While providing primitive instantiation is important in JHDL, restricting designers to just it would make for a cumbersome design entry method. The Logic package overcomes much of this by providing a layer of technology-independent routines on top of the primitive libraries. Using it, a designer can call up logic gates, multiplexors, etc. to create a design. Once created, this design can be targeted to any supported FPGA technology by simply specifying the desired technology at circuit build time.

The Logic package is simply a large set of subroutines which users can call. This does two things: (a) it provides a functional interface for creating logic and (b) the subroutines hide all technology dependencies from the user. The functional interface makes it possible to do much work for the user.

Here is an example of using Logic calls to build an adder:

     add_o(a, b, q);

Depending on the technology targeted this would result in a circuit built up from logic gates or from special structures such as fast-carry logic. This is an important idea - Logic calls produce technology-optimized building blocks yet provide a technology-independent API to the user. The Logic package API provides for the construction of the following kinds of circuits: simple gates (AND, OR, etc), registers, simple arithmetic (adders, subtractors), multiplexors, and shifters. In addition, it provides a wide range of subroutines to simplify the creation and manipulation of wires (splitting, merging, slicing, creation of constant wires).

See Users Manual section Level 2 - The Logic Package for more information.

Level 3 Design - The Logic.Modules Package

The Logic.Modules package layers on top of Logic by providing more predefined circuit building blocks for users to incorporate into their designs. These consist of larger building blocks than are found in Logic. Examples include counters, delay lines, multipliers, and floating point units. In addition, Logic.Modules circuits are often parameterized for speed, pipelining, number format, etc.

Like Logic, Logic.Modules provides for the creation of technology-independent designs - they will work for any technology supported by JHDL. Logic.Modules does its work by simply calling appropriate combinations of Logic routines such as the add() routine in the example in the previous section. This has the advantage that designs done using only Logic and Logic.Modules are portable to any technology JHDL supports. The disadvantage of this is that Logic.Modules calls cannot take advantage of technology-specific FPGA features. Users will have to weigh the convenience of using a generic module from Logic.Modules against the speed/area penalty it may have over a technology-optmized version of the same function and the work associated with creating such a technology-optimized module.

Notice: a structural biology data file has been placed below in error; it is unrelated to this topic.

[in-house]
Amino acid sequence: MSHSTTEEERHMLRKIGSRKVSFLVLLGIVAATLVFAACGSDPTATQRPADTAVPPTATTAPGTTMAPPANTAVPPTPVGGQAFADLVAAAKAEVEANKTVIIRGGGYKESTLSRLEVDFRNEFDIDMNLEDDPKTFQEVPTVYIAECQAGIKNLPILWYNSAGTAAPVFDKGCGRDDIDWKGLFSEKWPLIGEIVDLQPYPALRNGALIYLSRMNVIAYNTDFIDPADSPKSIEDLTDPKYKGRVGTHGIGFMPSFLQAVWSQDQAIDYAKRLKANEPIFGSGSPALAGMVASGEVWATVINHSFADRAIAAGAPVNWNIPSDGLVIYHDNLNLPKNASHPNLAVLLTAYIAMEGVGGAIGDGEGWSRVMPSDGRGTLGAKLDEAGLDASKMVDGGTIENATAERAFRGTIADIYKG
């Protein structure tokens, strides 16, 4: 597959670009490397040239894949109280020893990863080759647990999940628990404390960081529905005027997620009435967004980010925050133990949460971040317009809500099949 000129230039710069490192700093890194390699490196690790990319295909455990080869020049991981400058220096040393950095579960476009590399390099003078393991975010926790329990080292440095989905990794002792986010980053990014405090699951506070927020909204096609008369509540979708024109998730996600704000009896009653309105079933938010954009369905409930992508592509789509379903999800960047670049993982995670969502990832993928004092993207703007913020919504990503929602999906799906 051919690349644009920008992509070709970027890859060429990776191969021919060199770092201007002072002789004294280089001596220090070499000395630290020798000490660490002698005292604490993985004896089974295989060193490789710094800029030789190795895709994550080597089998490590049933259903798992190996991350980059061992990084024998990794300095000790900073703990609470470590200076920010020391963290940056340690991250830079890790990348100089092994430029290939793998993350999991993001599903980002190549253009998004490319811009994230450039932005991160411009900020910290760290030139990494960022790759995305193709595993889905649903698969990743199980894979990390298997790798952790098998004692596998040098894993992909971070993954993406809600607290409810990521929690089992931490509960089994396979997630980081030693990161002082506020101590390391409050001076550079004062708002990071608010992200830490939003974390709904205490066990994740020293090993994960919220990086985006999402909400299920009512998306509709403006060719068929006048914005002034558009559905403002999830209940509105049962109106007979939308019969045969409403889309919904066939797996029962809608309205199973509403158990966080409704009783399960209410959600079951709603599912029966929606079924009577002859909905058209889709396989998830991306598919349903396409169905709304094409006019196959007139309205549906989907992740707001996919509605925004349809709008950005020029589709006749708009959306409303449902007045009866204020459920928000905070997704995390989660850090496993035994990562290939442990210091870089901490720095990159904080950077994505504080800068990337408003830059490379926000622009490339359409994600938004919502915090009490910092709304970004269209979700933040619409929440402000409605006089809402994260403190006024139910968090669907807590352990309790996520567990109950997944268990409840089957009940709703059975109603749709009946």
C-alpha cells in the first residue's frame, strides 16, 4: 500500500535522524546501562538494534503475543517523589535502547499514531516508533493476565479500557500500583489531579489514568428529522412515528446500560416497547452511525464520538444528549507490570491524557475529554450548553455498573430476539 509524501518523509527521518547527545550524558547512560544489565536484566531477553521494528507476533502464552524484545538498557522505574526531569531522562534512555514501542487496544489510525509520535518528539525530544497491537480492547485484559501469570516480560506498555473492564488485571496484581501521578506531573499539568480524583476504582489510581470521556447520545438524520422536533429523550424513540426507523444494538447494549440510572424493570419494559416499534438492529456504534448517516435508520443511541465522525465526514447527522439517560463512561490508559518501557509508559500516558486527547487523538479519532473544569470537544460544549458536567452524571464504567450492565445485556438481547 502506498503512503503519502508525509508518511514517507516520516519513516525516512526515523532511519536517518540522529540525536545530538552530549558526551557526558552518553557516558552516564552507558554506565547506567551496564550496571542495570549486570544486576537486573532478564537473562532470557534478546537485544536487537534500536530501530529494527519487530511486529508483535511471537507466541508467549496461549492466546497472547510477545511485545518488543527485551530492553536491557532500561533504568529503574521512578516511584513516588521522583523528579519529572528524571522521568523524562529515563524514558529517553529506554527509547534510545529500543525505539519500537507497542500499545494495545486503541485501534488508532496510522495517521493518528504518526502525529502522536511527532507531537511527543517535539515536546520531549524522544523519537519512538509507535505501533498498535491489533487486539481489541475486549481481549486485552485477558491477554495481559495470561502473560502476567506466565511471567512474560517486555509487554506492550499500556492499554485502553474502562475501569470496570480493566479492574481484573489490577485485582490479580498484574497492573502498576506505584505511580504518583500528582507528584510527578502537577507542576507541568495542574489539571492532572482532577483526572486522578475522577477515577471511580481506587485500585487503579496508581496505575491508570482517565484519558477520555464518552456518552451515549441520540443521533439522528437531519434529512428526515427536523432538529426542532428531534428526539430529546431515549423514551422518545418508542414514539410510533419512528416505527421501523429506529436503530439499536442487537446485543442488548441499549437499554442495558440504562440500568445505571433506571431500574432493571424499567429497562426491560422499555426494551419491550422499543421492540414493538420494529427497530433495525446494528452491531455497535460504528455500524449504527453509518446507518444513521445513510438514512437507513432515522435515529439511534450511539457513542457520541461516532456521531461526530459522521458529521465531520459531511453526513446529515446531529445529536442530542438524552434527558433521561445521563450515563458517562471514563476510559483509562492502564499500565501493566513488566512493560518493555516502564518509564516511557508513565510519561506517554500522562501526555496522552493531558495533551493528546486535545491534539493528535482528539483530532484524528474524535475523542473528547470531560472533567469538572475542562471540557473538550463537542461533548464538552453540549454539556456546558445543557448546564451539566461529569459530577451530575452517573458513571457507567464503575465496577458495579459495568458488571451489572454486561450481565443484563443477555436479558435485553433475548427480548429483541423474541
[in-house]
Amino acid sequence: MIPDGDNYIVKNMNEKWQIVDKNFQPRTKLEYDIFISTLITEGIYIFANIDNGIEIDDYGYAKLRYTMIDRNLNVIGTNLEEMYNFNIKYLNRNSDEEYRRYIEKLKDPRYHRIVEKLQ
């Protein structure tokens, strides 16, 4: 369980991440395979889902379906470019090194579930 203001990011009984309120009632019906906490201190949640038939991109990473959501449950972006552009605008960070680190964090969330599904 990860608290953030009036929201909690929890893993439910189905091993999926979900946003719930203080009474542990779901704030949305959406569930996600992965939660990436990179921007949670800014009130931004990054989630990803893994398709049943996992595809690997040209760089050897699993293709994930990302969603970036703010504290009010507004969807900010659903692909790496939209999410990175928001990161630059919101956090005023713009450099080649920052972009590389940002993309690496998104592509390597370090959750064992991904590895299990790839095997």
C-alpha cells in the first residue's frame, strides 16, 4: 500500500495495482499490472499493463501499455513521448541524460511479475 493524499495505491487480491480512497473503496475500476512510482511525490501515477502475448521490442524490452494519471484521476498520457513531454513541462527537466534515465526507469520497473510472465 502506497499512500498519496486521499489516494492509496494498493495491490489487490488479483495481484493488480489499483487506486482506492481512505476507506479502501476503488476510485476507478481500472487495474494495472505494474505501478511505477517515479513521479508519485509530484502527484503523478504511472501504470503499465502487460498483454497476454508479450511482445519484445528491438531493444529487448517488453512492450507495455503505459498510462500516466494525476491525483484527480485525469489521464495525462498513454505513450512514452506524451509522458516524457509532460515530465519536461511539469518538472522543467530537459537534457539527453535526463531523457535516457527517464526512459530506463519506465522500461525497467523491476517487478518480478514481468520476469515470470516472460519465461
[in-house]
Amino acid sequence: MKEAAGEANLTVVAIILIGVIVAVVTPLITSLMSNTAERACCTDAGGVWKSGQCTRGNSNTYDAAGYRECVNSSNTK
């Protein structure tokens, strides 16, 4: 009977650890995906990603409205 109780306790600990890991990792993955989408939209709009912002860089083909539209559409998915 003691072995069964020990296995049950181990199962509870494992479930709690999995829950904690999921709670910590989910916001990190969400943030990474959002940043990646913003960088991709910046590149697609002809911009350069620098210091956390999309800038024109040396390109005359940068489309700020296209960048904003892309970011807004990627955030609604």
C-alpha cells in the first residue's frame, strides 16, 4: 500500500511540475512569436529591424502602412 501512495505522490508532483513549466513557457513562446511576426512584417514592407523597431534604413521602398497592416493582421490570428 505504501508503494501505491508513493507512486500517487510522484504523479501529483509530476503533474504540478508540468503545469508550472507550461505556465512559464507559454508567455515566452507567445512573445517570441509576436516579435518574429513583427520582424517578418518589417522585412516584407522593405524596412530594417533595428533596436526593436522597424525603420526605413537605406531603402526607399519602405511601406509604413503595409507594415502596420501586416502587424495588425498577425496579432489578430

Here is an example of how a clearable, loadable, up counter might be created:

     COUNTERS.ClrLd_UpCnt(this, clrSignal, ldSignal, ldValue, q);

See Users Manual section Level 3 - The Logic.Modules Package for more information.

Level 4 Design - Technology-Specific Module Generators

Logic calls produce technology-optimized circuits for simple circuits (such as adders). Although Logic.Modules calls use Logic calls to do their work, their circuits may not be technology optimized. For example, a multiplier from Logic.Modules may use Logic's technology-optimized add() calls yet still may not produce the smallest circuit possible. Why? In the case of Virtex, an additional AND gate is provided which can reduce the size of an array multiplier by as much as 50% if it is used. Thus, there is a need for technology-specific module generators for many functions.

JHDL provides a few of these. They may or may not correspond exactly to modules found in Logic or Logic.Modules. However, the intention is that they take advantage of any technology-specific features to give the smallest/fastest circuits possible. BIG CAVEAT: that is, they are the smallest/fastest circuits that the JHDL developer team took the time to create. You likely could do even better with enough effort. Here is an example of the creation of a delay line for Virtex using a hypothetical module generator (being technology specific, it will build them out of SRL's):